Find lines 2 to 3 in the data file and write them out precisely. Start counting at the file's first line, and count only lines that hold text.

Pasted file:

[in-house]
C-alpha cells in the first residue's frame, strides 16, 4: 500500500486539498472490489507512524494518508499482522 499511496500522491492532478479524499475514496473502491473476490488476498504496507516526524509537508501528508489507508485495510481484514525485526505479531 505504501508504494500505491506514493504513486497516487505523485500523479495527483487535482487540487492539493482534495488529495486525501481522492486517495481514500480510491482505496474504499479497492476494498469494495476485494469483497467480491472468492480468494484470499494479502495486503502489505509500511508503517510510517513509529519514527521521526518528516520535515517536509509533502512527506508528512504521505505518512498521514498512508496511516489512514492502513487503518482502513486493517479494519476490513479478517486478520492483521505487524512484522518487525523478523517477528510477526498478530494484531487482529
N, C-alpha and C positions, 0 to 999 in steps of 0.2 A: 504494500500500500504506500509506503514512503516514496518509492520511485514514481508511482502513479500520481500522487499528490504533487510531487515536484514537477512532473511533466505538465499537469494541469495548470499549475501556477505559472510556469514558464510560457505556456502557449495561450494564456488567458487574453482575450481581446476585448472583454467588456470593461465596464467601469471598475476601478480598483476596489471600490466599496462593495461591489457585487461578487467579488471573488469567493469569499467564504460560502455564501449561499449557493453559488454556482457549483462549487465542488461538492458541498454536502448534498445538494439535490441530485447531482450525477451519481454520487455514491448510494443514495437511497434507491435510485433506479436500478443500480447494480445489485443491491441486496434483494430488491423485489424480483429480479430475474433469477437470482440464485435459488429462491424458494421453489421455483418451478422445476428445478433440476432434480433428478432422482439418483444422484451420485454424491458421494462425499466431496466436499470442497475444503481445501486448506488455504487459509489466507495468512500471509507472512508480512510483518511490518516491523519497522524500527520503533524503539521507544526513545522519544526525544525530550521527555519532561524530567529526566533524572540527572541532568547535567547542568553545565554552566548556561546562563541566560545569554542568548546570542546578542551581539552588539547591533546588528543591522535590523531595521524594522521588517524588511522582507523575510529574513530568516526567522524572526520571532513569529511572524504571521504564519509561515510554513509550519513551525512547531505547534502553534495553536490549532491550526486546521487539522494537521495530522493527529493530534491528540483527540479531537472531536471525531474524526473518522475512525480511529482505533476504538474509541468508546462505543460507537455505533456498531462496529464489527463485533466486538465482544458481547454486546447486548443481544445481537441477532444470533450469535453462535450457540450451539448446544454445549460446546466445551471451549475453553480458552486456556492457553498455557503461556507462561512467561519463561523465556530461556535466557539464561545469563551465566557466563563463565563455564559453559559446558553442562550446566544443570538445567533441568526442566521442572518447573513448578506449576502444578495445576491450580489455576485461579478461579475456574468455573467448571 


C-alpha cells in the first residue's frame, strides 16, 4: 500500500486539498472490489507512524494518508499482522 499511496500522491492532478479524499475514496473502491473476490488476498504496507516526524509537508501528508489507508485495510481484514525485526505479531 505504501508504494500505491506514493504513486497516487505523485500523479495527483487535482487540487492539493482534495488529495486525501481522492486517495481514500480510491482505496474504499479497492476494498469494495476485494469483497467480491472468492480468494484470499494479502495486503502489505509500511508503517510510517513509529519514527521521526518528516520535515517536509509533502512527506508528512504521505505518512498521514498512508496511516489512514492502513487503518482502513486493517479494519476490513479478517486478520492483521505487524512484522518487525523478523517477528510477526498478530494484531487482529
N, C-alpha and C positions, 0 to 999 in steps of 0.2 A: 504494500500500500504506500509506503514512503516514496518509492520511485514514481508511482502513479500520481500522487499528490504533487510531487515536484514537477512532473511533466505538465499537469494541469495548470499549475501556477505559472510556469514558464510560457505556456502557449495561450494564456488567458487574453482575450481581446476585448472583454467588456470593461465596464467601469471598475476601478480598483476596489471600490466599496462593495461591489457585487461578487467579488471573488469567493469569499467564504460560502455564501449561499449557493453559488454556482457549483462549487465542488461538492458541498454536502448534498445538494439535490441530485447531482450525477451519481454520487455514491448510494443514495437511497434507491435510485433506479436500478443500480447494480445489485443491491441486496434483494430488491423485489424480483429480479430475474433469477437470482440464485435459488429462491424458494421453489421455483418451478422445476428445478433440476432434480433428478432422482439418483444422484451420485454424491458421494462425499466431496466436499470442497475444503481445501486448506488455504487459509489466507495468512500471509507472512508480512510483518511490518516491523519497522524500527520503533524503539521507544526513545522519544526525544525530550521527555519532561524530567529526566533524572540527572541532568547535567547542568553545565554552566548556561546562563541566560545569554542568548546570542546578542551581539552588539547591533546588528543591522535590523531595521524594522521588517524588511522582507523575510529574513530568516526567522524572526520571532513569529511572524504571521504564519509561515510554513509550519513551525512547531505547534502553534495553536490549532491550526486546521487539522494537521495530522493527529493530534491528540483527540479531537472531536471525531474524526473518522475512525480511529482505533476504538474509541468508546462505543460507537455505533456498531462496529464489527463485533466486538465482544458481547454486546447486548443481544445481537441477532444470533450469535453462535450457540450451539448446544454445549460446546466445551471451549475453553480458552486456556492457553498455557503461556507462561512467561519463561523465556530461556535466557539464561545469563551465566557466563563463565563455564559453559559446558553442562550446566544443570538445567533441568526442566521442572518447573513448578506449576502444578495445576491450580489455576485461579478461579475456574468455573467448571 